All of my 365 t-shirts from 2010

Sunday, April 11, 2010

T-shirt #101: LIVESTRONG

To me this shirt (which I got for my birthday last year), the bracelet (which my friend Andy gave me almost 6 years ago), and sneakers (not pictured, but I have on and were also a birthday present last year) mean trying to stay positive through life’s most challenging struggles. People often ask me “How did you do it?” when I am telling them my cancer story. It was pretty simple, and I think it can be applied to things other than cancer. Here is what I did that helped me get through my cancerous brain tumor:

  1. Stay close to loved ones…my family and close friends were there for me from the initial diagnosis to my last hospitalization. I actually think my cancer was easier for me than it was for my family. I had no doubts I was going to beat it, while I’m sure they were worried and praying every day. They supported me by not only helping me stay positive, but by making sure they did not show any fear or negativity in front of me.
  2. Keep laughing…throughout my treatment, I embraced humor whether it was by joking with my doctors or watching a funny movie. I think I watched “Fletch” about ten times while beating cancer. The chemotherapy may have ravaged my body, but thanks to my hilarious family, friends, and movies like “Spinal Tap”, my laughter still was able to go to 11.
  3. Think it, and make it so…before I started chemo, my neighbor (who was also a doctor at UMass) Dr. Bob visited me in my hospital room and told me that he had read studies that showed patients who visualize their treatment killing the cancer had higher success rates. So, every time I got my rounds of chemo, I shut my eyes and pictured them traveling through my veins, up into my brain, and attacking the tumor. After originally telling me I would need chemotherapy and radiation, the doctors said “We don’t know why, but you don’t need radation…the chemotherapy got rid of it all”.
  4. Keep doing the things you enjoy…As much as my body would let me, I kept playing hockey, cheering the Bruins on (who SWEPT The Hated Habs that year!), going to Red Sox games, seeing concerts, hanging out with my family and friends, and doing all the things I enjoyed.
  5. Vent when you need to…Yes, I tried to be positive, but there were some days I needed to get angry. I used these times when I visualized and thought of my chemo viciously attacking my cancer. And again, my family was just as supportive during these times.
  6. Keep in mind those less fortunate than you…no matter what you are going through, chances are there is someone who is worse off than you are. Being thankful for what you have rather than complaining about what you don’t have (or what is going wrong) is key here. I had cancer and it did suck, but my battle was a lot easier and took less time than many people who have cancer.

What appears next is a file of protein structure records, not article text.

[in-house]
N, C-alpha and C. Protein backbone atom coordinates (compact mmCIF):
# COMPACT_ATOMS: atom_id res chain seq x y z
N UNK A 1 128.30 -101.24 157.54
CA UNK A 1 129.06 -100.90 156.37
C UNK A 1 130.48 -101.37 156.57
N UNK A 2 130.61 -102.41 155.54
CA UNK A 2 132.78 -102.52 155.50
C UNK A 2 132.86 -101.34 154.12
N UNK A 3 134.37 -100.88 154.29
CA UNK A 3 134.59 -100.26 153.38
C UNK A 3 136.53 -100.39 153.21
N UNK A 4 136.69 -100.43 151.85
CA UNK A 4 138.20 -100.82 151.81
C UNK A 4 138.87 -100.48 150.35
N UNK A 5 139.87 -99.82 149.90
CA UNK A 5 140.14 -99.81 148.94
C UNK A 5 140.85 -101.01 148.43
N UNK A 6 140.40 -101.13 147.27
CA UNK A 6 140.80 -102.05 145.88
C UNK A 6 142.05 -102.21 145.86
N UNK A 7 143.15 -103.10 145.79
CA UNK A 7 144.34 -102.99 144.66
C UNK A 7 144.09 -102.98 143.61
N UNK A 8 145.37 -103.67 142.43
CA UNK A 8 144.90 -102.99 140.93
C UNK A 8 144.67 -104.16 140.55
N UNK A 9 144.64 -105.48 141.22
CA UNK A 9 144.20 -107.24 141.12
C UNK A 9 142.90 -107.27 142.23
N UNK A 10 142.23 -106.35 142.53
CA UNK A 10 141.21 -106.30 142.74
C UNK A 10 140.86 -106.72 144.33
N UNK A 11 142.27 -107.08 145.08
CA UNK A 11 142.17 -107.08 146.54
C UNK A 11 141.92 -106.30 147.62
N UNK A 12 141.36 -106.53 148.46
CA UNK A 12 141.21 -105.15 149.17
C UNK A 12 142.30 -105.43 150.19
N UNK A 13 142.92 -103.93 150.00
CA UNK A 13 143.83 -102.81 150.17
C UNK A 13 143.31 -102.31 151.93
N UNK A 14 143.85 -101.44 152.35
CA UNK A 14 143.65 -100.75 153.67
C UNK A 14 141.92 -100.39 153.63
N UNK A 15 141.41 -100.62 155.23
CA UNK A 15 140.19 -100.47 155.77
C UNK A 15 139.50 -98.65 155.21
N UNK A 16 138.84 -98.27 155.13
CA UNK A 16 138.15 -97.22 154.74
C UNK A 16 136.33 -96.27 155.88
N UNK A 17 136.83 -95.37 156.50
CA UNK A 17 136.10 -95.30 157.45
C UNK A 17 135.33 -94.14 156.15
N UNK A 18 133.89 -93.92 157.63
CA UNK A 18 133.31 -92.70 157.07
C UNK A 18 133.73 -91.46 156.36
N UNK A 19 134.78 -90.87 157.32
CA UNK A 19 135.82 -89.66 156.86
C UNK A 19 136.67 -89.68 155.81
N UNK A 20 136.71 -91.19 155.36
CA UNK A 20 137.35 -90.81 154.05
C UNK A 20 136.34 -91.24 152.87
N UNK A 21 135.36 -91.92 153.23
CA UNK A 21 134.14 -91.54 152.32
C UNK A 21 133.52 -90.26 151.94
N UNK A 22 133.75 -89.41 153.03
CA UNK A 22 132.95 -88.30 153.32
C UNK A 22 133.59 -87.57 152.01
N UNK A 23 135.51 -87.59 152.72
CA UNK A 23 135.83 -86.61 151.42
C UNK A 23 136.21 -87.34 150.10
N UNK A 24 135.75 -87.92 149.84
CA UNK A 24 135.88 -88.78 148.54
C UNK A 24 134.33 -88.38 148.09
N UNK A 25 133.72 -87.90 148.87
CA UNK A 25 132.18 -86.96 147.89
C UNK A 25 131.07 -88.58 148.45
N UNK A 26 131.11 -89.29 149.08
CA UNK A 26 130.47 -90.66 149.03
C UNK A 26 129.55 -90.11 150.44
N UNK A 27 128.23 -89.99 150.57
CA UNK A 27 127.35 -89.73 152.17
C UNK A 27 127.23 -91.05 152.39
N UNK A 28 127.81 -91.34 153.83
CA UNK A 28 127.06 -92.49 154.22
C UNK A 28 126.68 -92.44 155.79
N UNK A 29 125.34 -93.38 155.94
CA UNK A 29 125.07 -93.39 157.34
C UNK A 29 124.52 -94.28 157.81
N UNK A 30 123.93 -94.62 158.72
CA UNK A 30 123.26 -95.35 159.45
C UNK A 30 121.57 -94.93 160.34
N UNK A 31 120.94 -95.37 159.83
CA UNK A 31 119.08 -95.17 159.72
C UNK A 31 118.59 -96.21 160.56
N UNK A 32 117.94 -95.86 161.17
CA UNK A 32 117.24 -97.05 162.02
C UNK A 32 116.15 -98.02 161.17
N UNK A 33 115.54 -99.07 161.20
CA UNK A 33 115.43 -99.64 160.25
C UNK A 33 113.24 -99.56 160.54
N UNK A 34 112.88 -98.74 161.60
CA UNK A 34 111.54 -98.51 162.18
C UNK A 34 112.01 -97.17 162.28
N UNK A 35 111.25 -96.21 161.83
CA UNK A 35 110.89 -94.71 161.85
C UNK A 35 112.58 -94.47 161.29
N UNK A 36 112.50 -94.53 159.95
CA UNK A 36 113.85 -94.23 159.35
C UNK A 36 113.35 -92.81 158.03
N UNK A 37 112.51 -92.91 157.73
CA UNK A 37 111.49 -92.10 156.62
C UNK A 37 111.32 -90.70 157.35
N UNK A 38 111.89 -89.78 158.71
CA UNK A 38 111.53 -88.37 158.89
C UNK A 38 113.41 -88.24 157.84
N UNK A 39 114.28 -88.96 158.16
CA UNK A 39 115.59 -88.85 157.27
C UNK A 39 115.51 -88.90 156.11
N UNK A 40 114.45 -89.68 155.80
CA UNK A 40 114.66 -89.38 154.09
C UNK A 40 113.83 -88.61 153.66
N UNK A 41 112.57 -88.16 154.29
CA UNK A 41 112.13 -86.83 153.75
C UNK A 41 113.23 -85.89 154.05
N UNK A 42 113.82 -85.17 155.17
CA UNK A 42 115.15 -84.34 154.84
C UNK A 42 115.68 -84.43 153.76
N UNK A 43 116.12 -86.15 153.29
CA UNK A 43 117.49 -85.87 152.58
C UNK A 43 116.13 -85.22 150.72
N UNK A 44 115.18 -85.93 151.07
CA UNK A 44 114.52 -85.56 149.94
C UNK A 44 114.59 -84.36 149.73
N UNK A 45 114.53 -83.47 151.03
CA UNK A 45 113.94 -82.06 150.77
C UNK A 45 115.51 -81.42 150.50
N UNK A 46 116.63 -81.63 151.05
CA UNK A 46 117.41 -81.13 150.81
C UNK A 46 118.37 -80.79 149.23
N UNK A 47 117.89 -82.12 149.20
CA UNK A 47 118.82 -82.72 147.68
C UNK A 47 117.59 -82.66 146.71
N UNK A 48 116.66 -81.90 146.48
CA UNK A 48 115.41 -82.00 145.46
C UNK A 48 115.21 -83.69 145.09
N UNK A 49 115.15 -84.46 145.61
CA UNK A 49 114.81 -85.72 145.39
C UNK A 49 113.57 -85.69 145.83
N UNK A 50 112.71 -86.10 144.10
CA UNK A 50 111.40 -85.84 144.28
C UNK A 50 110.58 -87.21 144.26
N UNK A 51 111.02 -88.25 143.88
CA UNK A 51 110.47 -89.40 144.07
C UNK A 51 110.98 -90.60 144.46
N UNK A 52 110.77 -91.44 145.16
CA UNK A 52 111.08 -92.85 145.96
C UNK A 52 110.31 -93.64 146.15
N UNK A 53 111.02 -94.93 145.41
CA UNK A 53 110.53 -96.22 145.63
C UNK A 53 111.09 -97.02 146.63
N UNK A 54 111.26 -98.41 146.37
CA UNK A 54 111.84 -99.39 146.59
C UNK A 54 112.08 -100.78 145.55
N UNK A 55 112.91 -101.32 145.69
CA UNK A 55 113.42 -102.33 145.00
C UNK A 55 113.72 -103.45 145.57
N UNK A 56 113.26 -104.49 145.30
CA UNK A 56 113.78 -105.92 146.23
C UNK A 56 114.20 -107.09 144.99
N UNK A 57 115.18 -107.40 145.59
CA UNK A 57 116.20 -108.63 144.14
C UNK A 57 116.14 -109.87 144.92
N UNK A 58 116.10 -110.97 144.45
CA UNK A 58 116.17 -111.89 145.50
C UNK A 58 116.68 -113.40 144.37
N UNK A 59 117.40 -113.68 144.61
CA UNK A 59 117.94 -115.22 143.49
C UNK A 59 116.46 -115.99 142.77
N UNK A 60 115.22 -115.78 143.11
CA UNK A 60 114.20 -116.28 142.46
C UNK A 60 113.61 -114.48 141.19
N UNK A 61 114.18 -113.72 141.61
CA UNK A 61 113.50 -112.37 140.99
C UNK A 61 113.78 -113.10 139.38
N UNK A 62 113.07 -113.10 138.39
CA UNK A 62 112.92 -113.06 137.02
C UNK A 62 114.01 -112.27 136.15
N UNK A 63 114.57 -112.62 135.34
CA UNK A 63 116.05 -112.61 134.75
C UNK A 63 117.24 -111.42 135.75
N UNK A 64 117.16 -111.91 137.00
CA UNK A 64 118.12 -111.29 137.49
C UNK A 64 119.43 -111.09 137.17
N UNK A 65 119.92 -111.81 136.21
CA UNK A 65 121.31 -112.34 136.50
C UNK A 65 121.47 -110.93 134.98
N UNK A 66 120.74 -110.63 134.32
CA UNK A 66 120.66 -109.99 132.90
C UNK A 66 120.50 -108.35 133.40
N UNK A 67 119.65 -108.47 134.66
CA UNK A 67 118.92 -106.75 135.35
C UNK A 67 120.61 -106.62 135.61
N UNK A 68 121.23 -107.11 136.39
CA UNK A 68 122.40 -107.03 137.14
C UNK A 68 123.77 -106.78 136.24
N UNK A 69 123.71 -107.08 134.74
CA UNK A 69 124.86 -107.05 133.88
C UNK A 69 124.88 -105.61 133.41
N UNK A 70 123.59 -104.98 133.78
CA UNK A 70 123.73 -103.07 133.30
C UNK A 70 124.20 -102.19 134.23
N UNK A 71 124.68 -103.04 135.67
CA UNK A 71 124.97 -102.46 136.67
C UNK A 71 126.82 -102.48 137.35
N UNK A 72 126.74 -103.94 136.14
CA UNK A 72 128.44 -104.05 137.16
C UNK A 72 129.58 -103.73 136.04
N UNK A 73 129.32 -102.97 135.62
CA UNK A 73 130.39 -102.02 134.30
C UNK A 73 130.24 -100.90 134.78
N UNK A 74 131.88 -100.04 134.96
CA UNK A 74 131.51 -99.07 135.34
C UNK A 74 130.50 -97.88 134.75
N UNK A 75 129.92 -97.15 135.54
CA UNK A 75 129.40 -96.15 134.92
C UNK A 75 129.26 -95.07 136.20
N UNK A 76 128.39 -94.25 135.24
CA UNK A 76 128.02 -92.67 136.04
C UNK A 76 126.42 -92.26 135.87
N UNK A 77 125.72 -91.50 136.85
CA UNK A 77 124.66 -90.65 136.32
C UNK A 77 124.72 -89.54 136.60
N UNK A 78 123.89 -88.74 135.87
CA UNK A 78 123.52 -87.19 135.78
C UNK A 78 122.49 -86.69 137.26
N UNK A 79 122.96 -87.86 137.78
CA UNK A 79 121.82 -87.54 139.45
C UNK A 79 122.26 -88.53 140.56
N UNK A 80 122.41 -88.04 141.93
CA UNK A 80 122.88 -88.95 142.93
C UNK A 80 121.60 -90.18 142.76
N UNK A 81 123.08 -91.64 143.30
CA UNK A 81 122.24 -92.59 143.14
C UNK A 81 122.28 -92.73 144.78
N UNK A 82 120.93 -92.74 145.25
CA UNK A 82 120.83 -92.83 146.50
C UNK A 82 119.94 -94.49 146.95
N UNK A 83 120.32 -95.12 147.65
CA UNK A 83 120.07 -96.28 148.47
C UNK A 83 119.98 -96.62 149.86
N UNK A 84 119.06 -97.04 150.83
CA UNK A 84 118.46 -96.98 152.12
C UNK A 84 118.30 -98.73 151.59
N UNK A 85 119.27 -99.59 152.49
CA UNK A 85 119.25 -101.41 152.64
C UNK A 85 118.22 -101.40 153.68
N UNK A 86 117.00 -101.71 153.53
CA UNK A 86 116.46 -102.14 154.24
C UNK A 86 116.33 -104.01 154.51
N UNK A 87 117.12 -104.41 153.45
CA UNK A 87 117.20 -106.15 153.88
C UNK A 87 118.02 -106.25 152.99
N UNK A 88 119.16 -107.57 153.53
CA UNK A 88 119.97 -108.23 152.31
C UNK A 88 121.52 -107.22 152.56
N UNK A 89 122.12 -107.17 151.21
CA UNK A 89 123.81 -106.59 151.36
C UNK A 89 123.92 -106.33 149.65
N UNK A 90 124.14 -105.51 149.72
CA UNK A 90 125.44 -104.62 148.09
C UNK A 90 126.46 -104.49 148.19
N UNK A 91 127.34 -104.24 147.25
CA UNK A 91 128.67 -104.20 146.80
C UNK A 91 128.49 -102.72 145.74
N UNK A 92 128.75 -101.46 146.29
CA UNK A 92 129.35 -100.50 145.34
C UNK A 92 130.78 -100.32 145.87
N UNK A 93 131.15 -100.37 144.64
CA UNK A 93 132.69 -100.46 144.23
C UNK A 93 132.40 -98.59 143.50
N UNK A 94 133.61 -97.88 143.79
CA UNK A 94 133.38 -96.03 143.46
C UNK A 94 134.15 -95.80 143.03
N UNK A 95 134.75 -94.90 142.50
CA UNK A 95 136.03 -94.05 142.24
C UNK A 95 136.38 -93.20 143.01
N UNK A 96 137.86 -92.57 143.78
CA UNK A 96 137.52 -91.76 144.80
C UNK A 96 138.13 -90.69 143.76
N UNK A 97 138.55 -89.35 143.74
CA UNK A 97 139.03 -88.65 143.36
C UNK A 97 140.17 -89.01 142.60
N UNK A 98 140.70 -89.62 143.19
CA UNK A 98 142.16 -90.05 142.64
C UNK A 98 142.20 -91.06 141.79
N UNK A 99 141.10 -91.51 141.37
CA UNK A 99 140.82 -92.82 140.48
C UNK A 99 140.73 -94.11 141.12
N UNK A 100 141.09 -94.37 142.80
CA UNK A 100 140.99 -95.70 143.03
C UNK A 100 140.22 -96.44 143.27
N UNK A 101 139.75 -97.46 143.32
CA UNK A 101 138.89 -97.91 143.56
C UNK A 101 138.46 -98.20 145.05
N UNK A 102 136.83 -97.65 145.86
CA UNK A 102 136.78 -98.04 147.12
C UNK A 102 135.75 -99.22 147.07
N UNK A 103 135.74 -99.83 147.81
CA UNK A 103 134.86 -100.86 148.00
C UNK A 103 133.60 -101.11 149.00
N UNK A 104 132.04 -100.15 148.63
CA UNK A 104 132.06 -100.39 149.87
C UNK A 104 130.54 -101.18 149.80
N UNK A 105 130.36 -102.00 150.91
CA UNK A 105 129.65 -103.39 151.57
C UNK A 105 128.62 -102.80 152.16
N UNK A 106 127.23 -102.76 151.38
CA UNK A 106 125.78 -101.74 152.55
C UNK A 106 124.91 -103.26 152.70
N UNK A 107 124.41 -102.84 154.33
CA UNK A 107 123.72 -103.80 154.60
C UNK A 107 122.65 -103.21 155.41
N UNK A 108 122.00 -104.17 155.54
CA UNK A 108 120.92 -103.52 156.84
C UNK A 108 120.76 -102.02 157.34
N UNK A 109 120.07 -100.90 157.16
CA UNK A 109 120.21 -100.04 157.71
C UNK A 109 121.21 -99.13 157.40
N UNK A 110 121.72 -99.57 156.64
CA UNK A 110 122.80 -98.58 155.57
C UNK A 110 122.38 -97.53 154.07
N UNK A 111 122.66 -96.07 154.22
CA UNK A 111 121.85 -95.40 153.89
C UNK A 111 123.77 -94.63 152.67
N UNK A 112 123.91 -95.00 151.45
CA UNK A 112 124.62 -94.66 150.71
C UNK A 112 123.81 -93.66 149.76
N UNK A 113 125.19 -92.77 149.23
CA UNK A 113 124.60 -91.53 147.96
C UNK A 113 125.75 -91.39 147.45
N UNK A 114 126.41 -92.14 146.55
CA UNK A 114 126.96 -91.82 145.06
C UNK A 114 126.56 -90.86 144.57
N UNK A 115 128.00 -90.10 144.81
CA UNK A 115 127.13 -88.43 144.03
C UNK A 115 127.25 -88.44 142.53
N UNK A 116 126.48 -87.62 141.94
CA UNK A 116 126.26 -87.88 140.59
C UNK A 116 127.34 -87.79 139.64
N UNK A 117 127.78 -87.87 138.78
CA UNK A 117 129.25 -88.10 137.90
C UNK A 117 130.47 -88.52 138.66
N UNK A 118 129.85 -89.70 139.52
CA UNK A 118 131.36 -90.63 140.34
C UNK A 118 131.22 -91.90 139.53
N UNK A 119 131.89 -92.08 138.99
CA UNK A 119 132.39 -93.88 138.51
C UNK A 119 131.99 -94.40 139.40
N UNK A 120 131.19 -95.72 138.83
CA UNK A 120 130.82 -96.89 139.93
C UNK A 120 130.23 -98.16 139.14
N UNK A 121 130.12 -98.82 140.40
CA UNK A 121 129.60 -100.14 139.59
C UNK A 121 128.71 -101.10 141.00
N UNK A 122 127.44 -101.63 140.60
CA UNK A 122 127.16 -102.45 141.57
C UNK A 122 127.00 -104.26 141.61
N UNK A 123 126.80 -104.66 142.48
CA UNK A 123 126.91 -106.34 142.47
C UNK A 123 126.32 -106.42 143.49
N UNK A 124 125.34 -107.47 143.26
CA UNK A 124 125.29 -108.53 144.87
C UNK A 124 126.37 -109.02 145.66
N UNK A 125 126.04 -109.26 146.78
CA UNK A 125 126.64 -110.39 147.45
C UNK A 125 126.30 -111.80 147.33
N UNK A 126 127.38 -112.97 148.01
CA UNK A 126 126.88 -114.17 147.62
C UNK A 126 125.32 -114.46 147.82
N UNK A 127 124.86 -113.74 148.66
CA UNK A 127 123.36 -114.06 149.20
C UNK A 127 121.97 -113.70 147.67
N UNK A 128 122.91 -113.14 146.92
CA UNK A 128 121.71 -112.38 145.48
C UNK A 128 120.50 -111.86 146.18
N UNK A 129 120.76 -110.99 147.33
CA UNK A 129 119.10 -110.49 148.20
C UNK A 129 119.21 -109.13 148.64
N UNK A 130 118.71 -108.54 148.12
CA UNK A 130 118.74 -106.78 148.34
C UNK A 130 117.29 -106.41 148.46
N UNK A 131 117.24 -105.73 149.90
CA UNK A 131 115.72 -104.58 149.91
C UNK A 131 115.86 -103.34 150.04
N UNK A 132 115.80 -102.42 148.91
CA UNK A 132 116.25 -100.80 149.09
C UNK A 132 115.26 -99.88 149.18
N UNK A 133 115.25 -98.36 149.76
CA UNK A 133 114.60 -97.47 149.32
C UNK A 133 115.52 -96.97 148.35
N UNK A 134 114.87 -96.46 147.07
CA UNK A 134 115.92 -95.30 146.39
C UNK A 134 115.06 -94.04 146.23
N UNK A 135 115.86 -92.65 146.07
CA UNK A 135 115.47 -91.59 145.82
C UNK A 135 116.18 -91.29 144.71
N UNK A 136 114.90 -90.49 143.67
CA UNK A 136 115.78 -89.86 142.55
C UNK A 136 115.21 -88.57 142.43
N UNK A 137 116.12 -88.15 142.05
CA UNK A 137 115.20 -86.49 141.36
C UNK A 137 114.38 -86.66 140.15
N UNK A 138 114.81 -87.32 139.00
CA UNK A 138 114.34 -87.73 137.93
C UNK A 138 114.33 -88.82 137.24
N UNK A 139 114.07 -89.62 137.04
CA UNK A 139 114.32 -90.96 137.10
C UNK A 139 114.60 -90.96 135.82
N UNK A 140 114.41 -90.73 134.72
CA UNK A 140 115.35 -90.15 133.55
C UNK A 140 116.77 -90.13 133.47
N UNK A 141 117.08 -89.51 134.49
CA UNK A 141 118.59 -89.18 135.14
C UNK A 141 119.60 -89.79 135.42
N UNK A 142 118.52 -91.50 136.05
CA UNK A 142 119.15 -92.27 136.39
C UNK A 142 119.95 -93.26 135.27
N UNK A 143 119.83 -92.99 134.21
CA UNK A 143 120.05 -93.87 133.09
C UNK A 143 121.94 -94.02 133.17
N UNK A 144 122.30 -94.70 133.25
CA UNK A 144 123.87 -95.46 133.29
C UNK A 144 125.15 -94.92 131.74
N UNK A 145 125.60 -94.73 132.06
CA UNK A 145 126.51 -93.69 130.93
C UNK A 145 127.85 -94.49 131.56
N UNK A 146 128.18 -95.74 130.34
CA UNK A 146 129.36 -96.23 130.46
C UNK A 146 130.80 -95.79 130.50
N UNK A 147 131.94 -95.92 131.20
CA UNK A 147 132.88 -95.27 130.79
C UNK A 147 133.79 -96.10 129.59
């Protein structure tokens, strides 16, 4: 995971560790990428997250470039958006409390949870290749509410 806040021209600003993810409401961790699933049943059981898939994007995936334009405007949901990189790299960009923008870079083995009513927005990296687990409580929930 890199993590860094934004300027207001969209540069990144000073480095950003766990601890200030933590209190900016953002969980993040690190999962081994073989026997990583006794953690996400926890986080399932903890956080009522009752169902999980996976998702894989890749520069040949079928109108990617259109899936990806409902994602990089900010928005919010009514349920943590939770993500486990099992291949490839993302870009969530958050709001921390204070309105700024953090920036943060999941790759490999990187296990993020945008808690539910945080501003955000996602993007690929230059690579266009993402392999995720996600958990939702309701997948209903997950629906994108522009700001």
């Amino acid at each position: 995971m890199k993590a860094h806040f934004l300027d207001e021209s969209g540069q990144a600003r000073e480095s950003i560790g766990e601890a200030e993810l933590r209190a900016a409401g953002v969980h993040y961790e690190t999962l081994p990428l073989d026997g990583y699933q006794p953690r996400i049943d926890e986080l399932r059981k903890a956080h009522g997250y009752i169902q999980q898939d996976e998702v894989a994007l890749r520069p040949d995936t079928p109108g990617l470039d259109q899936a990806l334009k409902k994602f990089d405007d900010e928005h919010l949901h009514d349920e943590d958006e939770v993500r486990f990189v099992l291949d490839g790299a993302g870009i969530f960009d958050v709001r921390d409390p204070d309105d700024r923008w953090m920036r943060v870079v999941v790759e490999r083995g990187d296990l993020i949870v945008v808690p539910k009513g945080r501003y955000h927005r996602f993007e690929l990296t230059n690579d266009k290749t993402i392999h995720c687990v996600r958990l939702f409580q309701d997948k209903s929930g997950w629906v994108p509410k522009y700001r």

7. Ask questions…I think I was lucky to have gone through cancer before the age of internet everywhere. I asked my doctors a lot of questions, but didn’t have access to the mass of information (good and bad) that a lot of cancer patients look up when they are diagnosed. To be honest, I don’t think I would have wanted to know that stuff anyway. To quote Han Solo, “Never tell me the odds…”
  8. Be nice to those who are trying to help you…to me while in the hospital, this mostly meant the nurses. And am not trying to discredit my oncology team, but nurses do a lot more work with patients than doctors (More on why I love nurses with a future t-shirt). I have had hospital roommates that aren’t very nice to the nurses…I just don’t get it.
  9. As much as you can, do not let cancer (or whatever) change your plans. My doctors and family both thought I should take the first semester of college off (my last round of chemotherapy came my first weekend of my freshman year). I said “I am not letting cancer tell me when I start school”, and I went back to school after my last round of chemo. Yes, there were days just walking back from class made me so tired I napped until dinner time. Yes, I did miss about two weeks of class after needing to be hospitalized after the medication gave my body one last ass-kicking. On the funny side, when I did return to school after that last hospitalization, my RA had left me a few notes wondering why I had missed hall meetings and why I he hadn’t seen me and I needed to go see him. “Yeah, I was in the hospital because of cancer” was the reason I gave him…the look on his face was priceless. Although looking back I think starting college while in treatment wasn’t the wisest decision, I wouldn’t change it…I did what I needed to do, and I made it.
  10. Believe that everything happens for a reason…this is the hardest part to think of while you are going through the challenge you are facing, but it is something I have the luxury of knowing (as far as my cancer anyway). I have a job that gives my cancer a reason and allows me to share my experience with others going through cancer. Granted, it took me over 15 years to find this reason, but I did. Even if I didn’t have the job at Hope Lodge, I would not want to take my cancer experience away. Maybe college would have been easier for me if I didn’t start it the way that I did, but oh made me who I am today and it gave me a perspective that is priceless…

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